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Review: The Wolfman

Splashes of gore and sulky introspection
By MADDY MYERS  |  February 17, 2010
2.0 2.0 Stars

Joe Johnston sets his remake of the 1941 Lon Chaney Jr. classic The Wolf Man in Victorian England, a fitting backdrop for a Jekyll and Hyde–esque tale of men battling beasts within. This version actually has two Wolfmen: one who celebrates his bestial nature (Anthony Hopkins) and one who rejects it (Benicio Del Toro).

The script dallies with the duality of man and a romance subplot but never settles, preferring endless action sequences to decent dialogue. And the romance between Del Toro and Emily Blunt is eclipsed by clichés: multiple montages of moon phases, sudden noises, and splashes of gore that don't fit the script's sulky introspection.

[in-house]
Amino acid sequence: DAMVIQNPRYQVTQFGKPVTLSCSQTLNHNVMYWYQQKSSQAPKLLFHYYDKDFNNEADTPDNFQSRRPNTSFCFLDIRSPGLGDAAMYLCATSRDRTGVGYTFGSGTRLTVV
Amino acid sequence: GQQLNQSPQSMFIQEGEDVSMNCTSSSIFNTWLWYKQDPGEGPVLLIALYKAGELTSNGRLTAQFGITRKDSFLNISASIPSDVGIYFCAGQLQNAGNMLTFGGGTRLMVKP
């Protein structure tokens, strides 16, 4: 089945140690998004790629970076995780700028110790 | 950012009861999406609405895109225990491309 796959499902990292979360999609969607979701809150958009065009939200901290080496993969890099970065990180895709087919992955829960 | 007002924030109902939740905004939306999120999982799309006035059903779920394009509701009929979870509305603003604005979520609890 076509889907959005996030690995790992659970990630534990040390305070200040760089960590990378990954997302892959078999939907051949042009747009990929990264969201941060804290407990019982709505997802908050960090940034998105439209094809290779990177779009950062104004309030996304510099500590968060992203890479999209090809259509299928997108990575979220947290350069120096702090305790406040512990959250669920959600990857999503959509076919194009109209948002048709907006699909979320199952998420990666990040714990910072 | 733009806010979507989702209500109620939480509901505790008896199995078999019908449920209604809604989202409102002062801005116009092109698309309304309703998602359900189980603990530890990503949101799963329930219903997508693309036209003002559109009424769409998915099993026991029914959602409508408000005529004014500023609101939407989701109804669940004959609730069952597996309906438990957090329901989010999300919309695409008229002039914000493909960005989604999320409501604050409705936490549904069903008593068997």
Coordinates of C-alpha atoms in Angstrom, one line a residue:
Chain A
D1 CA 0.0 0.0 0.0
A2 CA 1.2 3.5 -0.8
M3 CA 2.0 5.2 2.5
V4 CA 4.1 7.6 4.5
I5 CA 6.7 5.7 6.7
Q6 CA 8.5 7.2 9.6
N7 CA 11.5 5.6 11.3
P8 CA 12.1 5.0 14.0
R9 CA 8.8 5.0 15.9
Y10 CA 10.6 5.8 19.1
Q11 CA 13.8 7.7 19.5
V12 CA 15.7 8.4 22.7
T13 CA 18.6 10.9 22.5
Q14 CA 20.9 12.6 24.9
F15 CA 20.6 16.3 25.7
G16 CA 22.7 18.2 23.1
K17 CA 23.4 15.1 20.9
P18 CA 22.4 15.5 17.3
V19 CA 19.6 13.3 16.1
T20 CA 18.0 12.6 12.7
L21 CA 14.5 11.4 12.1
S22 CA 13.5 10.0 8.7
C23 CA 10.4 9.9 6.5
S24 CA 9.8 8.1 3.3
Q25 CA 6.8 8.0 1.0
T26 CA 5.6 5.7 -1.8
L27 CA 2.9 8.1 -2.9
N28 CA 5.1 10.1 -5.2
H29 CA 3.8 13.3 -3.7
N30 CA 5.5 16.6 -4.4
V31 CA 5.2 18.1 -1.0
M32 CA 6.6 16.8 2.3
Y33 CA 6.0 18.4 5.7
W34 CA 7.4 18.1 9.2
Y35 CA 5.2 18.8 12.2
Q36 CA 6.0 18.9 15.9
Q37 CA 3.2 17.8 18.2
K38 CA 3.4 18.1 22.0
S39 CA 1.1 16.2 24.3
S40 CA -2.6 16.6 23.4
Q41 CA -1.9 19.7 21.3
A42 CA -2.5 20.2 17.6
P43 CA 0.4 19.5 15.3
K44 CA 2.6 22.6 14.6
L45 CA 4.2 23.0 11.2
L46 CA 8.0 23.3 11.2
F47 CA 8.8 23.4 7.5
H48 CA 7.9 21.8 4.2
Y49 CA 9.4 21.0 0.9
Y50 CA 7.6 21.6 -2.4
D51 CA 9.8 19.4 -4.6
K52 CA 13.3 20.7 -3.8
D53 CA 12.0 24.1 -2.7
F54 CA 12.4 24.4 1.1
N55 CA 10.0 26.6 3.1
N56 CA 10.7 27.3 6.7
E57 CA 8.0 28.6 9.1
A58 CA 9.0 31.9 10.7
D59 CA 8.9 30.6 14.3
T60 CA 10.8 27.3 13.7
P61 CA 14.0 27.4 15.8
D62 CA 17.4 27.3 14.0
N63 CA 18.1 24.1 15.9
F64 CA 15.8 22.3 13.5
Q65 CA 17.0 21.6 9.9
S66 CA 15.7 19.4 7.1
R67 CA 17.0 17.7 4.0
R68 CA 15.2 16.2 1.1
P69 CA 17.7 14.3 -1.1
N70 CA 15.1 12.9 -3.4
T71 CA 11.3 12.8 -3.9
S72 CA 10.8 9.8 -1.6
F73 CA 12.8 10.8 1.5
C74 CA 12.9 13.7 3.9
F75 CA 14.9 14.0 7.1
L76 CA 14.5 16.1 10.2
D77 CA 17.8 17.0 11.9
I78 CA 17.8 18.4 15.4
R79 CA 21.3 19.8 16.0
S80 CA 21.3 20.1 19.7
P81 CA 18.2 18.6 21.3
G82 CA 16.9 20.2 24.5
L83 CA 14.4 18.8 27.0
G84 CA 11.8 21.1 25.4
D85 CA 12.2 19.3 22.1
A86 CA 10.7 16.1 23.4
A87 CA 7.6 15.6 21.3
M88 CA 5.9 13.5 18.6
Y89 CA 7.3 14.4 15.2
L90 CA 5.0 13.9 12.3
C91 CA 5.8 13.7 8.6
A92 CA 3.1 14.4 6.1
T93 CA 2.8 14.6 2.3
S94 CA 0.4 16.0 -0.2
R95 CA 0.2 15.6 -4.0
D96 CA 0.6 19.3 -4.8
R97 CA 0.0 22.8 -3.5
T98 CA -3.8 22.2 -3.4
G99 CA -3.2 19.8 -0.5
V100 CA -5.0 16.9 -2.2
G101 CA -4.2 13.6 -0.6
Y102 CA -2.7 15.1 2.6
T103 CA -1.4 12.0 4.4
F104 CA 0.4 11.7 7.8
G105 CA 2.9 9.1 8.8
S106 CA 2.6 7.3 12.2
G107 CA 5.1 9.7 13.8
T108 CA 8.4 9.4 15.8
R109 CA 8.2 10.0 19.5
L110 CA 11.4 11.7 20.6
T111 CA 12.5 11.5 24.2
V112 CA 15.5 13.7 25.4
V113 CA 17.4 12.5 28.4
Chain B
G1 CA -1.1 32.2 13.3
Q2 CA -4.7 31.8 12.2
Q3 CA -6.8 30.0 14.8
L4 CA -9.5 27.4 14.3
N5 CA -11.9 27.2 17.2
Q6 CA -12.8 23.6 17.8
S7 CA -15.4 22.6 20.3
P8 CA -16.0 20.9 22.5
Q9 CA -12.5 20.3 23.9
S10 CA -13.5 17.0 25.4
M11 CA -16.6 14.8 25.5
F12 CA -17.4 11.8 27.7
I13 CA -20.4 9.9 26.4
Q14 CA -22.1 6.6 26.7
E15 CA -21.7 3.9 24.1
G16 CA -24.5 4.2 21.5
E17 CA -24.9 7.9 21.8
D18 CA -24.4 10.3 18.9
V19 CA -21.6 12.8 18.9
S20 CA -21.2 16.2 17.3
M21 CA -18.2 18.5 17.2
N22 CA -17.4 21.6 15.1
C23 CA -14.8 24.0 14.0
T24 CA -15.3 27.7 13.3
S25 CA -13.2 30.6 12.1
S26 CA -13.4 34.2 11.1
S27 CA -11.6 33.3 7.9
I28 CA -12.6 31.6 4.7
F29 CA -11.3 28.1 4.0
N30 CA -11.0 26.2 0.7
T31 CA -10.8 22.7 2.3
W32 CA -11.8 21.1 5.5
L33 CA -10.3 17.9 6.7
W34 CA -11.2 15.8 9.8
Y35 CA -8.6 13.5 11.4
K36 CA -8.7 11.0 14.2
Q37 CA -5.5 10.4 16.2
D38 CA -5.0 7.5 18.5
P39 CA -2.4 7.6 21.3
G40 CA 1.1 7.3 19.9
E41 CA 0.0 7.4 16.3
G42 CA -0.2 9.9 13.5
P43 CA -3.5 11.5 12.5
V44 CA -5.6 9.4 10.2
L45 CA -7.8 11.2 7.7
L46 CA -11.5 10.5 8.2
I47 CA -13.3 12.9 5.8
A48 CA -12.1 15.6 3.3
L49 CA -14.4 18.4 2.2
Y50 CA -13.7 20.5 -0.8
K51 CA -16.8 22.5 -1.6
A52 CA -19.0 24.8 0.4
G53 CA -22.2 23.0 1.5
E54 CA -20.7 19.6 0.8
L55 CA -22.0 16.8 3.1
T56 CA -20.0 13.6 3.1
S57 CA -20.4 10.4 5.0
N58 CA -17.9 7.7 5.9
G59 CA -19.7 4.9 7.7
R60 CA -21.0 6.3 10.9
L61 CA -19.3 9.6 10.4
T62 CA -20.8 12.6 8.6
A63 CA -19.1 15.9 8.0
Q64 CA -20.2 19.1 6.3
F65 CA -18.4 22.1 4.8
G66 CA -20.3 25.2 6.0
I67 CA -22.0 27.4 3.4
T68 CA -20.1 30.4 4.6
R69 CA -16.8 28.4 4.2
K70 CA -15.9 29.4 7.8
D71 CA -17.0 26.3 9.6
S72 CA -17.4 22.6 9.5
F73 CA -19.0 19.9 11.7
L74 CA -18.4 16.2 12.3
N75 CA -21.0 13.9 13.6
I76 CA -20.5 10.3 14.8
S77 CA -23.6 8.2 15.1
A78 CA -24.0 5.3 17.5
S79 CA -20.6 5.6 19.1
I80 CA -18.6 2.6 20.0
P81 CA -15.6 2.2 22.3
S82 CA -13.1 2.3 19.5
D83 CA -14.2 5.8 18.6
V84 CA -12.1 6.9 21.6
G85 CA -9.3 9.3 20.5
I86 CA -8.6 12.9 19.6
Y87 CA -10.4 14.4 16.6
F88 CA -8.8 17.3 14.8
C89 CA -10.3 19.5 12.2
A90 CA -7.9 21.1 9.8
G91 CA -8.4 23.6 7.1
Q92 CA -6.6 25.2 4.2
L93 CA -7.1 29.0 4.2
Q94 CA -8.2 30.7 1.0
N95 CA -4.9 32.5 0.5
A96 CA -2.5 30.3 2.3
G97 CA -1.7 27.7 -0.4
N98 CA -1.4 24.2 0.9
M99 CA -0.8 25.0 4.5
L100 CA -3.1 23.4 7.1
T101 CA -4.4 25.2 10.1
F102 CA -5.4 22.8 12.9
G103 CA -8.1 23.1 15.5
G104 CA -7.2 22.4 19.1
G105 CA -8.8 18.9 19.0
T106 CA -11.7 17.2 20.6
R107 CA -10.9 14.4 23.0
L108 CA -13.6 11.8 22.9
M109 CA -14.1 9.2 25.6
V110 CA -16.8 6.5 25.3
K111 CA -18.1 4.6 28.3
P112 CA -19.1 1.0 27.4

Horror fans won't be impressed by The Wolfman's crude editing; romance fans will feel unfulfilled. But the transformation sequences almost make up for the rest, turning the Wolfmen into horrible creatures who deserve a better movie.

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